Maybe reference was a good idea?

So I picked up my ASUS direct CU TOP GTX 670 a couple weeks ago to replace my faulty Gigabyte 680 reference design and after playing around with the direct CU I'm beginning to reason that maybe I should have stuck to a reference design.

After having fired up some sessions of BF3 I noticed that my CPU temp is 3-6C higher under the same load when I was using the GTX 680. I knew that non reference designs were clearly going to dump hot air into the case but I didn't think it would have this kind of effect. I guess my concern is my ability to push CPU overclocking on air while gaming since that's quite a bit of heat going around inside. GPU temps operate at pretty much the same level, maybe 2-3C in favor of my 670.

My case, NZXT tempest 210, has 6 fans (3 exhaust top/back, 3 intake bottom/front) installed but no side fan as it will be a tight/can't fit unless I rig a fan on the outside making it look a bit off.

So I guess that begs the question, is non-reference style really better for someone who has an air cooled setup like mine? Full disclosure, I do live in a hot area of California

By no means am I experiencing issues, my operating temps are still very good while playing BF3. I just thought I'd open up a discussion on this matter. Thanks guys


EDIT: This Thread is about CPU temp moreso than GPU
8 answers Last reply
More about maybe reference good idea
  1. Mention you system SPECIFICATION's included PSU?
  2. I think you're paying too much attention to your temperatures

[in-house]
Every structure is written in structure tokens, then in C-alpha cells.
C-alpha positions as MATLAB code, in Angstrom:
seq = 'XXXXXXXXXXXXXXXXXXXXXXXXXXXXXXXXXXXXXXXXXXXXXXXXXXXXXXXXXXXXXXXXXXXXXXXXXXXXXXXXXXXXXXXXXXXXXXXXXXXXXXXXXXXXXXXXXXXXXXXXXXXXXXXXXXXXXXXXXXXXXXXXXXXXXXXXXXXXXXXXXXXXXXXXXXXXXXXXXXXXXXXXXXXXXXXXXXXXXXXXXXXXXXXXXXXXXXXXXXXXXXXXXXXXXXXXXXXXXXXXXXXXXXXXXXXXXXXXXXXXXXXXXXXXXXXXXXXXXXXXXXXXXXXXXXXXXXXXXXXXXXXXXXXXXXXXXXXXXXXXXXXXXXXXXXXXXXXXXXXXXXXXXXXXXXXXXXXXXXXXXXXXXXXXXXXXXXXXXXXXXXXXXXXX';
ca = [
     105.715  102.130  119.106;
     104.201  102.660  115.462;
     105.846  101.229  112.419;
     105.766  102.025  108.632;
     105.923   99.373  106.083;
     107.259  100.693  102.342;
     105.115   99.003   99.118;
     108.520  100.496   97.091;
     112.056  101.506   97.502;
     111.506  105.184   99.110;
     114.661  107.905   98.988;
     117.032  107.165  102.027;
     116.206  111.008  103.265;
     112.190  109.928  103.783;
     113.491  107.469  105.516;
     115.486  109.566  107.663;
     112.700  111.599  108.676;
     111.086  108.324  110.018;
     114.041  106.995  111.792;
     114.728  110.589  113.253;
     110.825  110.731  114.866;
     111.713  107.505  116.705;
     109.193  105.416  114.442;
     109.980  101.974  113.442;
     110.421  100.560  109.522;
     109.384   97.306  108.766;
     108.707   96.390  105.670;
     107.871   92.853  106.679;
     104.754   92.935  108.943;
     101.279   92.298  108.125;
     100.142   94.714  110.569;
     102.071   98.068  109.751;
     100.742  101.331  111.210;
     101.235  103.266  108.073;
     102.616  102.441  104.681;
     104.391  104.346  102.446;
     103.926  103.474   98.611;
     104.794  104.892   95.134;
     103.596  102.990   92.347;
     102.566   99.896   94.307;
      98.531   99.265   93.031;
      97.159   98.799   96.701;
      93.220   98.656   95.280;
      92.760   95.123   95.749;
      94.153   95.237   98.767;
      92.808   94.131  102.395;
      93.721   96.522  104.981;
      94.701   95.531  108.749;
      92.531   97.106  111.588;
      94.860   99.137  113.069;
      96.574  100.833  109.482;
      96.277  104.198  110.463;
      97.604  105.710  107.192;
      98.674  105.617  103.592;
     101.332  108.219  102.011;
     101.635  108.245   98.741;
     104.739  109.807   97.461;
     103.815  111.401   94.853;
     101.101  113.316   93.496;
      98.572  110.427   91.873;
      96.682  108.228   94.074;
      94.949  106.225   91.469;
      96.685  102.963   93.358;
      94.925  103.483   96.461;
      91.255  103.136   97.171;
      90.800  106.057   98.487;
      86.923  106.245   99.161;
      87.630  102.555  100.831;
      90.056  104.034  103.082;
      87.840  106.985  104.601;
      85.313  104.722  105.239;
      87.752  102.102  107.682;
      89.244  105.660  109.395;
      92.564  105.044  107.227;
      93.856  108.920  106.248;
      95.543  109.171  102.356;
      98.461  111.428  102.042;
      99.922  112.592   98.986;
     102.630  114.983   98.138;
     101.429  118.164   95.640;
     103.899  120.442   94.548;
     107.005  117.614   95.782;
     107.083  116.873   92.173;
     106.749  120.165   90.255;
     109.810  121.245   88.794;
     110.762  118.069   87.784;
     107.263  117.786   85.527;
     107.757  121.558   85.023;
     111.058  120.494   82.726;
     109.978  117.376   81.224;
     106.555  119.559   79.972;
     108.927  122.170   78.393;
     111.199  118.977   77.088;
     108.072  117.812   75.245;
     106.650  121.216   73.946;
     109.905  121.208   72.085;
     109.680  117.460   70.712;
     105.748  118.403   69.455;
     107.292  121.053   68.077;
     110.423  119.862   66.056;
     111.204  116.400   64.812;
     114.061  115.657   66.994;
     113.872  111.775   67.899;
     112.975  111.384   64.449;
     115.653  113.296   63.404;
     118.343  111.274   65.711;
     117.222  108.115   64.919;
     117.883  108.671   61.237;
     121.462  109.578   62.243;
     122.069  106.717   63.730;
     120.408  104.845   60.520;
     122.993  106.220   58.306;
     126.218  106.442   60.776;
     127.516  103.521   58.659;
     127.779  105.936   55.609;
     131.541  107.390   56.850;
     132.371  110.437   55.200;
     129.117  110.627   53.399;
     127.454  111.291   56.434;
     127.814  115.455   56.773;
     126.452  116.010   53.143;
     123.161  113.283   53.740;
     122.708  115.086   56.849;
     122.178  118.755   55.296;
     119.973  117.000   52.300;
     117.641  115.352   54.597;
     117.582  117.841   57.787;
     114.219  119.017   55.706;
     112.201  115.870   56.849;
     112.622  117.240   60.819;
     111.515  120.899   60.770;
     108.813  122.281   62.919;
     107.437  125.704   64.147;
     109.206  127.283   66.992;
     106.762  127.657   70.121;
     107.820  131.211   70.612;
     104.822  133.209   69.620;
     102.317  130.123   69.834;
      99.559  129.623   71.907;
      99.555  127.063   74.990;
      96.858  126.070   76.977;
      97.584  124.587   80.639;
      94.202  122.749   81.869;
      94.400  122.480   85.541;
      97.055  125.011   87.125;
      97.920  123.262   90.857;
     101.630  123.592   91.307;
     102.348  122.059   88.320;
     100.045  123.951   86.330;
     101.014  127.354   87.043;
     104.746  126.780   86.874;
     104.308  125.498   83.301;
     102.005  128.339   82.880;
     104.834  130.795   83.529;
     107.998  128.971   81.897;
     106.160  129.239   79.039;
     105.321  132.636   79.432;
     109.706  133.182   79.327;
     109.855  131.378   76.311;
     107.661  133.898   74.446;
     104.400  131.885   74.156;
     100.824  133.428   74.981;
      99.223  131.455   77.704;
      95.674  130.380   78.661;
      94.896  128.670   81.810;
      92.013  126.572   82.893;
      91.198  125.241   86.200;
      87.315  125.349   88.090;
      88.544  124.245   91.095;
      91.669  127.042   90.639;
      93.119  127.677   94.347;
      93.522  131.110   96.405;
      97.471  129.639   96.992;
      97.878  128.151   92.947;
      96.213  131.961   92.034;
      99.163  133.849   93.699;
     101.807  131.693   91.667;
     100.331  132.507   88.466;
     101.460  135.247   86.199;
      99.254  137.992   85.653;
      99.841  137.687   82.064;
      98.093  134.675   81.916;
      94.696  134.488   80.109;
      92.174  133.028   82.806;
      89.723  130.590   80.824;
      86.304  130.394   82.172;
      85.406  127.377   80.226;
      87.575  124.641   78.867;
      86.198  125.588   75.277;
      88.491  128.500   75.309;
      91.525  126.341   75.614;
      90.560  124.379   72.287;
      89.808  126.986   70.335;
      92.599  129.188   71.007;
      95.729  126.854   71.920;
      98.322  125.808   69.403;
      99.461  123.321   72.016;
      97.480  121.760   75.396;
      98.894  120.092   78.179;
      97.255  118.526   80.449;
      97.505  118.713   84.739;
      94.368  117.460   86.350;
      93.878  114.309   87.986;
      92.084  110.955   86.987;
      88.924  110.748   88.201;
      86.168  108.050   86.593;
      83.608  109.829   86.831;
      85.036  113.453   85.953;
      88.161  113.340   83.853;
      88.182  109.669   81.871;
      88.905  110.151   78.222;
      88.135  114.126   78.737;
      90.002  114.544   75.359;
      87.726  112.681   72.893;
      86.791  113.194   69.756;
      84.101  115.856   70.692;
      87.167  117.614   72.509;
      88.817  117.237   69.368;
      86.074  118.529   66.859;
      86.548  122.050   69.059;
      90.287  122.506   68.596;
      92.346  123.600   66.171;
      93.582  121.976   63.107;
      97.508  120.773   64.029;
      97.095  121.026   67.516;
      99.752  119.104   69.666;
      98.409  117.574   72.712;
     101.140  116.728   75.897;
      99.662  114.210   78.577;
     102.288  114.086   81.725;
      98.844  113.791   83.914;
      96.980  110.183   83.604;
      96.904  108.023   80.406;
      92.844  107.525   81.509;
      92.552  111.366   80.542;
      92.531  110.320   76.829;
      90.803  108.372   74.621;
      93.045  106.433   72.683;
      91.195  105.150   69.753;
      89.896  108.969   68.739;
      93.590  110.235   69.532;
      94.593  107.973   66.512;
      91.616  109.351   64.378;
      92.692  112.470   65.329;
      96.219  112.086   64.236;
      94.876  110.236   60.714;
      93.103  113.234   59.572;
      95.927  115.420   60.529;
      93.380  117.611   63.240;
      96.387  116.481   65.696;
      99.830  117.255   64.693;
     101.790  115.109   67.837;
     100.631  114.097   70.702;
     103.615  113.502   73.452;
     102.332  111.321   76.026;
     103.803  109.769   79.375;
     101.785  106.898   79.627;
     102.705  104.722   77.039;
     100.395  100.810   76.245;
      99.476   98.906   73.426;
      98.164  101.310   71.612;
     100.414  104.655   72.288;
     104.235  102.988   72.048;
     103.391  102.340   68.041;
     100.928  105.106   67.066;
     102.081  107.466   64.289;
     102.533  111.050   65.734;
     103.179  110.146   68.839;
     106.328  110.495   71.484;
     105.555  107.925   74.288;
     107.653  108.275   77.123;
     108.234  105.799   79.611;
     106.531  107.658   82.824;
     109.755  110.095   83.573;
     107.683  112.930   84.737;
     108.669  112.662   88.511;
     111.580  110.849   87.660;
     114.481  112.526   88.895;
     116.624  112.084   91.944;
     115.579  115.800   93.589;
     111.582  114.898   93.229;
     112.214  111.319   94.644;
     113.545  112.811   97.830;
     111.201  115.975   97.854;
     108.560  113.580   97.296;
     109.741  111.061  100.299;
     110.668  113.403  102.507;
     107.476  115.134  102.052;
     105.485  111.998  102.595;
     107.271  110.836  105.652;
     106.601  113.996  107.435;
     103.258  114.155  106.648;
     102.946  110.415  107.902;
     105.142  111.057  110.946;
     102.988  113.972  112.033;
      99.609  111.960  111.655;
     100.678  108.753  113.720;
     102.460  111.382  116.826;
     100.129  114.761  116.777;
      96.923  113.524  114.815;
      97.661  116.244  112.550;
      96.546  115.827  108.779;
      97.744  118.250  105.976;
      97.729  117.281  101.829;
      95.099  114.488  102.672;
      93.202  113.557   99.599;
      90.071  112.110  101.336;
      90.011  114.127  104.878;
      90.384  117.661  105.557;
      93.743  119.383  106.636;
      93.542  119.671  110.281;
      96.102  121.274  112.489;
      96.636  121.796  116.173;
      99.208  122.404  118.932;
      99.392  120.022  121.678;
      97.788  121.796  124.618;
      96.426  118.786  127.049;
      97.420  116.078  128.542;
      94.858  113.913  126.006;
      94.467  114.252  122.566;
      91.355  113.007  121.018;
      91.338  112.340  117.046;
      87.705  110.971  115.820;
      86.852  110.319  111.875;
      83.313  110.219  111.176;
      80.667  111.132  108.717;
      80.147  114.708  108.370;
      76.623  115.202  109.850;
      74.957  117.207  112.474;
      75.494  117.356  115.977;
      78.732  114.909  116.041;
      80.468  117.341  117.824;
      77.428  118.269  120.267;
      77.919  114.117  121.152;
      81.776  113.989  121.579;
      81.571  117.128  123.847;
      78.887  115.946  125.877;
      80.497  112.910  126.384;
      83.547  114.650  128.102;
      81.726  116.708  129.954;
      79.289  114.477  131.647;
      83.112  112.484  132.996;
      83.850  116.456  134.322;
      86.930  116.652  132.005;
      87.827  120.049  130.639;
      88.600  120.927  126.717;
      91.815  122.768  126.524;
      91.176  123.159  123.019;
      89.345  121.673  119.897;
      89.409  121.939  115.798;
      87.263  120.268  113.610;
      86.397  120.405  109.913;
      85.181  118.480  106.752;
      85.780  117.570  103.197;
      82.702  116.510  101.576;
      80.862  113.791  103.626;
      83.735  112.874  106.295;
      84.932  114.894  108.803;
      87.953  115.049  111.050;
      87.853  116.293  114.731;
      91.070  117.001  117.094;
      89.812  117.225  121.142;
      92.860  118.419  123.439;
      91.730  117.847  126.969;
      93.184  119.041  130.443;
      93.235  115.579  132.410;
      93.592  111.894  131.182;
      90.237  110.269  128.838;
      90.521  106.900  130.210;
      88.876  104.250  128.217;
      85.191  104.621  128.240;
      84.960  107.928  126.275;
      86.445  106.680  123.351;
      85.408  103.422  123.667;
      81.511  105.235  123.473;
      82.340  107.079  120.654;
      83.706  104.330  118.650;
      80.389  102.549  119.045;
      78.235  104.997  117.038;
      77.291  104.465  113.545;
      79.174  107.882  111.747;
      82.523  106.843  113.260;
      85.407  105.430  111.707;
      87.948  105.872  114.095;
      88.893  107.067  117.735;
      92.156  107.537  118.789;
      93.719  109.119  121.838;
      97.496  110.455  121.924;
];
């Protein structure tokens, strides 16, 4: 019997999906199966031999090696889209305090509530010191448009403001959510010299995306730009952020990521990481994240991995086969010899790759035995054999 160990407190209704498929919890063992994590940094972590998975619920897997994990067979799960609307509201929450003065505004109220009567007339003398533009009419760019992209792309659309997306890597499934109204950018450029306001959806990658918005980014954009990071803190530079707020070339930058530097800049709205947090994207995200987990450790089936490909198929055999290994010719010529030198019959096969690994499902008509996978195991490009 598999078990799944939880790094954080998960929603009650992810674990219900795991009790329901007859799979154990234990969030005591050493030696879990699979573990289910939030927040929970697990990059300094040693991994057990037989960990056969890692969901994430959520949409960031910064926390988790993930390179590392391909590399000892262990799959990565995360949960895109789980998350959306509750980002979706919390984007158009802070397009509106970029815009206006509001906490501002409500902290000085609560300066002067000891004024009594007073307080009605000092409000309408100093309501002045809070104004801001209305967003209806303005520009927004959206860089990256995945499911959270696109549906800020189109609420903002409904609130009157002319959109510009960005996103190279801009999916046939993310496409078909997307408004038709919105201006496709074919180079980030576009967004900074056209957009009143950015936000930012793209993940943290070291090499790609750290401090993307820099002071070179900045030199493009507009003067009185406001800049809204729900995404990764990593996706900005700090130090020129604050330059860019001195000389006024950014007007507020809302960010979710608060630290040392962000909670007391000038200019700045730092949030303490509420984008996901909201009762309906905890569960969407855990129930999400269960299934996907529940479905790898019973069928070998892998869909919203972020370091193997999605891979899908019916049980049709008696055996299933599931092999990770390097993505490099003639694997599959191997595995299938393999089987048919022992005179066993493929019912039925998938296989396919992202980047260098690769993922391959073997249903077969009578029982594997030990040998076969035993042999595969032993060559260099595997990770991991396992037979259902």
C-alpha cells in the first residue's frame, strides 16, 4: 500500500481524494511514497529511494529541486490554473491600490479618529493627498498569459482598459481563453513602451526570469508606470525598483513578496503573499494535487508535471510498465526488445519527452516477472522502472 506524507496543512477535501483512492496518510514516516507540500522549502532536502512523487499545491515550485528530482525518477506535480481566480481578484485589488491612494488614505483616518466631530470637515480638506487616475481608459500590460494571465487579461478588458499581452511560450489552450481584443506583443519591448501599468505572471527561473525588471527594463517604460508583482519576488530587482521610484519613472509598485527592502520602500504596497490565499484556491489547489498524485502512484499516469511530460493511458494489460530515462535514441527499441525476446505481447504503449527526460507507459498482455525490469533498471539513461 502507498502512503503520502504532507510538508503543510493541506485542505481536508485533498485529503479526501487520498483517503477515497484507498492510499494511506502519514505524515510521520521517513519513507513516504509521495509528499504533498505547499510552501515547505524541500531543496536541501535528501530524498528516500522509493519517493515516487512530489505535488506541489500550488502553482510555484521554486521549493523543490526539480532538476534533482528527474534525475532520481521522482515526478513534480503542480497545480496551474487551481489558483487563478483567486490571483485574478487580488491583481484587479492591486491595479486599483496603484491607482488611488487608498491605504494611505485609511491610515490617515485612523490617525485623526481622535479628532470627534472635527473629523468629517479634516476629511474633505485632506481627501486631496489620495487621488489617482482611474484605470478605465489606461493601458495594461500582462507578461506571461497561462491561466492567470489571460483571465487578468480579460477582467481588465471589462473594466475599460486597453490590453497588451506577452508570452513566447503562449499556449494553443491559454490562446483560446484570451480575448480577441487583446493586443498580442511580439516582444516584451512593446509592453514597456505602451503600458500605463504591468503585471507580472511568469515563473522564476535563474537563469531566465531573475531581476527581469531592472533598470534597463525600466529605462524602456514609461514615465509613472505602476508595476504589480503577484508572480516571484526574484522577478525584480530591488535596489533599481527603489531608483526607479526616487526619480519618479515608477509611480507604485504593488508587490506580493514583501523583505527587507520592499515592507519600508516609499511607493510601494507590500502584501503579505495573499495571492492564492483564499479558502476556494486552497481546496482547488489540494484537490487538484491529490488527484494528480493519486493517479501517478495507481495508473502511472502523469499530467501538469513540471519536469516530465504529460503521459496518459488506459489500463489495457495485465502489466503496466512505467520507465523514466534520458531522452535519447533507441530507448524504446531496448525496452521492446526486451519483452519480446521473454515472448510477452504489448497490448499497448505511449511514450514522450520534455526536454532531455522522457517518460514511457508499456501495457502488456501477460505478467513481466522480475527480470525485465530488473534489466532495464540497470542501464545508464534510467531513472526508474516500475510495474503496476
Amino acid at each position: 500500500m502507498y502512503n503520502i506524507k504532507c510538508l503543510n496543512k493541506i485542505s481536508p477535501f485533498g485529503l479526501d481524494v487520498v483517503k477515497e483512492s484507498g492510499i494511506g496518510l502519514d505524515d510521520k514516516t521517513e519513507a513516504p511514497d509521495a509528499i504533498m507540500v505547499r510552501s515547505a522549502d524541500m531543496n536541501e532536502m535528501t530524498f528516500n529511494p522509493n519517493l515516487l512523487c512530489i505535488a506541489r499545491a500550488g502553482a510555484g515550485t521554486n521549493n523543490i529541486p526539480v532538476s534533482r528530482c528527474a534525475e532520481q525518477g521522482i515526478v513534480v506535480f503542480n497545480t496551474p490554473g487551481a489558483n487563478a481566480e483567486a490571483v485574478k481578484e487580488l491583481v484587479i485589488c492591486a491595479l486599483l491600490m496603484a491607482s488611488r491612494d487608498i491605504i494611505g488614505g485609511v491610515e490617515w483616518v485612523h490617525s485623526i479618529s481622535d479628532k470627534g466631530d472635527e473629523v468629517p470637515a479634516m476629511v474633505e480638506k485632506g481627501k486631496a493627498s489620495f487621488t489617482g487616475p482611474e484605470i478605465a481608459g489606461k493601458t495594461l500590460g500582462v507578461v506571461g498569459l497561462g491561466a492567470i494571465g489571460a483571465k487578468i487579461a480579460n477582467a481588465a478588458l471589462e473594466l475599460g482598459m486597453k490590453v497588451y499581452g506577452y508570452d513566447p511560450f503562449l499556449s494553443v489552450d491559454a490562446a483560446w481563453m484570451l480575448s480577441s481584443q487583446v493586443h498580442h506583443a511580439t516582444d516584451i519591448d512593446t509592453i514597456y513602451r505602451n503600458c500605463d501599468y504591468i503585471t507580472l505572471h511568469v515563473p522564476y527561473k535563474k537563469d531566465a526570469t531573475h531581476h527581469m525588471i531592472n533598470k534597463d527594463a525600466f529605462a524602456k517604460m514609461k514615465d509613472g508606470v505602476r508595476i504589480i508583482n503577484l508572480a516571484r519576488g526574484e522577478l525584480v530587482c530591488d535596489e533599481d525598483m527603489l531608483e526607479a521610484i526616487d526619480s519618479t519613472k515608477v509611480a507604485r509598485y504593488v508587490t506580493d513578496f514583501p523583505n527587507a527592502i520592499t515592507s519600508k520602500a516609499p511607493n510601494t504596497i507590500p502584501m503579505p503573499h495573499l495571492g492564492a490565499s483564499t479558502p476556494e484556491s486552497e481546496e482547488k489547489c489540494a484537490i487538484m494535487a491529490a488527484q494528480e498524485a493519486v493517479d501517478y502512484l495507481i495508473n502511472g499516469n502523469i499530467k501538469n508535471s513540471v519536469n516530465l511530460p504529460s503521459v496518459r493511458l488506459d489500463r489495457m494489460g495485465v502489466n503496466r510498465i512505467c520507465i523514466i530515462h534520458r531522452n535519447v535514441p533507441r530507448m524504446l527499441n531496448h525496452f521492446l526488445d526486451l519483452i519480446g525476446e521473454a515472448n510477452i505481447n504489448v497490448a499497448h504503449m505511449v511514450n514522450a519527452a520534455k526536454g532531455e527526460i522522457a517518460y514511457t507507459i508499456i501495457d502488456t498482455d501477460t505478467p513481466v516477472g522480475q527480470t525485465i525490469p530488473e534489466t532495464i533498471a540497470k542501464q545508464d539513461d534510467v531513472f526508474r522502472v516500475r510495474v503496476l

3. It is under my member configuration but I'll repost it.

    FX 8120 @ 4.2
    EVGA Superclock Cooler
    Gigabyte 990FXA UD3
    Asus GTX 670 TOP
    8gb Kingston RAM
    XFX Pro 850w
    Samsung 830 64gb ssd
    WD HDD 500gb
  4. Maybe the fan settings / fan curve are not similar. The reference card might have a more aggressive settings. This could mean more noise and less overclocking potential.

    Second reason could be that you are using stock clocks with both cards and the non-reference card is running at a higher Core Clock and therefore runs hotter. With the 600 series this can be a bit tricky because even if you have set the same Core Clock the dynamic Core Boost can still be different. Especially as non-reference cards usually have more headroom in terms of power consumption and cooling capability. Assuming that you have not already done that, you can look up you max Core Clock / max TDP with Gpu-z.
  5. Reference design is better for overall case temp.
    Say the GPU is displacing 200w of power into heat, and we'll say it's coming out at 85*C.
    Well regardless of the cooler on it, this will always be the situation. One might more effectively take the heat off of the GPU, but it's all still there.

    The reference design blows this heat outside of the case.
    The non-reference design blows this heat into the case, then your case blows it out.

    Non-reference is quieter, and makes the GPU run cooler.
    Reference takes all the heat out of the case.

    1-3 degrees isn't terrible though. You're most likely well under max safe temp, so I wouldn't worry.

    But yes, reference is better for that situation.
  6. I was actually focusing my thread towards CPU temps since they have risen noticeably so. Very good points about the GPU but I am more concerned about my CPU temps as opposed to gpu. Thanks for the feedback guys.
  7. Right, my point is that the same amount of heat is being produced by the GPU, one takes it out of the case, the other blows it into the case which is causing the overall case temp, and thus the CPU temp, to raise drastically.
  8. Quote:
    CPU temp


    Ugh... sorry i completely misread what you had written. :X


    Concerning the higher cpu temps you might want to try something like toms did in their last 2000$-Build (http://www.tomshardware.com/reviews/core-i7-3770k-overclock-geforce-gtx-680,3212-6.html) and create two different thermal zones in your case. I have heard that it can lower cpu temps a little bit - provided that you have a fitting case.
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